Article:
Trying to figure out which mutual fund to purchase can be a challenge! There are so many different types; where does one even start? We’re going to look at the different types of mutual funds, which really is the first step to finding a fund that fits your needs.
At the most basic level, there are 4 main types of funds:
Equity Funds (Stock)
These funds that invest in company stocks are by far the largest category of funds. The objective of these funds tends to be centered on long-term growth with some income generation. There are numerous types of equity funds because there are many types of stocks. Some of the different classifications would include:
- Global: Invest around the world, which could include your own country
- International: Invest in countries outside of your own
- Large-Cap: Companies with over $10 billion worth of total stock value
- Mid-Cap: Companies between $2 billion and $10 billion worth of total stock value
- Small-Cap: Companies with less than $2 billion worth of total stock value
- Sector Funds: Target certain markets, such as technology, health, financial, and more
- Index Funds: Seek to mirror a specific index, such as the NASDAQ or the NYSE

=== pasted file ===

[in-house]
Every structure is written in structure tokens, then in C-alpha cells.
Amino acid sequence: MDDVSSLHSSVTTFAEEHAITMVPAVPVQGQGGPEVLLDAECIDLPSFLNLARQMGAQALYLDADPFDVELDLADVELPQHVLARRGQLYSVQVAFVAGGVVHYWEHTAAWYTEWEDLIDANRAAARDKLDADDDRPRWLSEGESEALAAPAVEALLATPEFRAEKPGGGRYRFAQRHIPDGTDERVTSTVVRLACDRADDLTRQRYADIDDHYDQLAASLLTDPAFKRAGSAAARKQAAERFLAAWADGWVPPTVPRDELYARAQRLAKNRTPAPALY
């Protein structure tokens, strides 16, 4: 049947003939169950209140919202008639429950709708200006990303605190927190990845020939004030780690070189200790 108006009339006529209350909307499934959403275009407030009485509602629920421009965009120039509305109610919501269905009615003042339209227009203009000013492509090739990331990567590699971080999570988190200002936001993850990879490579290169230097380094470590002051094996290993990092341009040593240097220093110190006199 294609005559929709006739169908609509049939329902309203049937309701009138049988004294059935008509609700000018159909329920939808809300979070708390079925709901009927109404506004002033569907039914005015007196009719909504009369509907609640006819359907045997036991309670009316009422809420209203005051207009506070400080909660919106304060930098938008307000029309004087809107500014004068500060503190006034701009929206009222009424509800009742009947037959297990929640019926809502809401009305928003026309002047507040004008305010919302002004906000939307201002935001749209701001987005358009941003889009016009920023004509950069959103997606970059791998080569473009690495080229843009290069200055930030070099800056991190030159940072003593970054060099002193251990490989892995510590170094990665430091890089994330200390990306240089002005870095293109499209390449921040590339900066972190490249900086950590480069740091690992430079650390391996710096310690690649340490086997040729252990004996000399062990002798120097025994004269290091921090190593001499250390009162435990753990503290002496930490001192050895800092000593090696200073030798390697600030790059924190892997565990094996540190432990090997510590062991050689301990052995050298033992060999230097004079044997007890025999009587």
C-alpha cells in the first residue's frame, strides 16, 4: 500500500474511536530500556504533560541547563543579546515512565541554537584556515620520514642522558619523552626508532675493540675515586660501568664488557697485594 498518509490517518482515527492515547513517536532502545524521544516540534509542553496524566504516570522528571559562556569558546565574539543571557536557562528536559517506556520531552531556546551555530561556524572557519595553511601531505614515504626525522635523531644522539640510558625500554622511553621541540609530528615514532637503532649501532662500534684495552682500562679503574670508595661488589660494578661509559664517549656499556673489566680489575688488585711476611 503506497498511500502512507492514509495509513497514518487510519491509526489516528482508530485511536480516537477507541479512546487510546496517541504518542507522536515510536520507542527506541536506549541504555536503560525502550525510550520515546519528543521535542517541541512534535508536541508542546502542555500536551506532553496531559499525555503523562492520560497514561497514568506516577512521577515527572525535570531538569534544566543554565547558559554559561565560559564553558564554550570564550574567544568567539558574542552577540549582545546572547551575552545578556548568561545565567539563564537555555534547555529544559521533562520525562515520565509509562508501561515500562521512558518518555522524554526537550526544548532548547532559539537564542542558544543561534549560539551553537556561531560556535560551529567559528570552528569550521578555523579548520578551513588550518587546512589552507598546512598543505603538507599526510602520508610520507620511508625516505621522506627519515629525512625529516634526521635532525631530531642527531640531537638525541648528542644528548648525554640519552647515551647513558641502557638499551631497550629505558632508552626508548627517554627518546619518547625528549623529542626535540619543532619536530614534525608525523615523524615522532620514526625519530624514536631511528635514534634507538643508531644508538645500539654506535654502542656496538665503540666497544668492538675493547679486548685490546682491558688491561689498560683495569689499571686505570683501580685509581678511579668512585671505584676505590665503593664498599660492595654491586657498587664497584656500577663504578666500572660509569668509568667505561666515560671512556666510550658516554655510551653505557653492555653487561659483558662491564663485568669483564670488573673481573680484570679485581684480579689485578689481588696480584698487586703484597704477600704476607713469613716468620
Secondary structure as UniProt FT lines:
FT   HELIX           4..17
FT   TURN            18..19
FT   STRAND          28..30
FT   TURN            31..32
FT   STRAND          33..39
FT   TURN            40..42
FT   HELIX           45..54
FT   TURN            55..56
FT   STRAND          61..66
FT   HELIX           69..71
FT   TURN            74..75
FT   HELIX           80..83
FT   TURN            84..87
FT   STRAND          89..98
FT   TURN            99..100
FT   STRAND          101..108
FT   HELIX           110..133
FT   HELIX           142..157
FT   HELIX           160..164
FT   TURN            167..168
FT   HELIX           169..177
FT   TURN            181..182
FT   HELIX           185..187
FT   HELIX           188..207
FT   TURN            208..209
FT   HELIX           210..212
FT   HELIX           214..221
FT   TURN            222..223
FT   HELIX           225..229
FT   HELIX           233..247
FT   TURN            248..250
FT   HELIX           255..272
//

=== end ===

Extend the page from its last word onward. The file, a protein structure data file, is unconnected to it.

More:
Fixed Income Funds (Bond)
- These funds focus on purchasing government and corporate debt. While this sounds very simple, there are a wide variety of bond funds, the main differences being the amount of risk associated with the bonds being purchased.
- So a bond fund that invests in junk bonds is going to have a much higher level of risk than a fund that invests primarily in government bonds. But if everything goes according to plan, the junk bond fund should provide a much higher return.
Money Market Funds
- These funds only invest in short-term debt, like Treasury bills. The rate of return is better than your typical savings account, but not by much. These funds are typically used as an alternative to a conventional savings account.
- Balanced funds invest in both stocks and debt instruments. Again, there are a wide variety of funds, depending on the types of equities and the types of debt it purchases.
Now that you know the basics, it will make your challenge of choosing a mutual fund much easier. Keep increasing your investment IQ; after all, it’s your money.